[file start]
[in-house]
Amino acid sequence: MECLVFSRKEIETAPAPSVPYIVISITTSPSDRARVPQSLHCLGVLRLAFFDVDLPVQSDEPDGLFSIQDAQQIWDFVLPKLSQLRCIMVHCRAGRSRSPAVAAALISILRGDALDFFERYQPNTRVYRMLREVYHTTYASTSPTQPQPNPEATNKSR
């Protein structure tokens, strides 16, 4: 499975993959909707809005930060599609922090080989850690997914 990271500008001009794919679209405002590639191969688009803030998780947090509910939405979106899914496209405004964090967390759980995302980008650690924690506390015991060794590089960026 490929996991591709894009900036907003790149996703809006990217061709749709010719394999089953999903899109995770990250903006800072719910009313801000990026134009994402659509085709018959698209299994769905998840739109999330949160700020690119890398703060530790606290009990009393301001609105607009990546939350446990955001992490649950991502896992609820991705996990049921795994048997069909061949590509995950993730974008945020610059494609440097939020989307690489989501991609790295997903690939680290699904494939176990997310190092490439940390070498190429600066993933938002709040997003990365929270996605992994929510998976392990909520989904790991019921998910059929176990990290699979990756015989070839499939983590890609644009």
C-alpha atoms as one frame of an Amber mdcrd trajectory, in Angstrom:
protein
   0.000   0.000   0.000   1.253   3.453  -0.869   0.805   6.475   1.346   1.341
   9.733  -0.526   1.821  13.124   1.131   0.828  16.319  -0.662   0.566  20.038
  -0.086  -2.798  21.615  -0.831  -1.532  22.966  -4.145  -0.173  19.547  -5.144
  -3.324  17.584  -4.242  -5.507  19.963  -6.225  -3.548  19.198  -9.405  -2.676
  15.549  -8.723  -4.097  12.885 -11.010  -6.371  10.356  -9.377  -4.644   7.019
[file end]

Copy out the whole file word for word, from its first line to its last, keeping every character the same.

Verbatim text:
[in-house]
Amino acid sequence: MECLVFSRKEIETAPAPSVPYIVISITTSPSDRARVPQSLHCLGVLRLAFFDVDLPVQSDEPDGLFSIQDAQQIWDFVLPKLSQLRCIMVHCRAGRSRSPAVAAALISILRGDALDFFERYQPNTRVYRMLREVYHTTYASTSPTQPQPNPEATNKSR
């Protein structure tokens, strides 16, 4: 499975993959909707809005930060599609922090080989850690997914 990271500008001009794919679209405002590639191969688009803030998780947090509910939405979106899914496209405004964090967390759980995302980008650690924690506390015991060794590089960026 490929996991591709894009900036907003790149996703809006990217061709749709010719394999089953999903899109995770990250903006800072719910009313801000990026134009994402659509085709018959698209299994769905998840739109999330949160700020690119890398703060530790606290009990009393301001609105607009990546939350446990955001992490649950991502896992609820991705996990049921795994048997069909061949590509995950993730974008945020610059494609440097939020989307690489989501991609790295997903690939680290699904494939176990997310190092490439940390070498190429600066993933938002709040997003990365929270996605992994929510998976392990909520989904790991019921998910059929176990990290699979990756015989070839499939983590890609644009």
C-alpha atoms as one frame of an Amber mdcrd trajectory, in Angstrom:
protein
   0.000   0.000   0.000   1.253   3.453  -0.869   0.805   6.475   1.346   1.341
   9.733  -0.526   1.821  13.124   1.131   0.828  16.319  -0.662   0.566  20.038
  -0.086  -2.798  21.615  -0.831  -1.532  22.966  -4.145  -0.173  19.547  -5.144
  -3.324  17.584  -4.242  -5.507  19.963  -6.225  -3.548  19.198  -9.405  -2.676
  15.549  -8.723  -4.097  12.885 -11.010  -6.371  10.356  -9.377  -4.644   7.019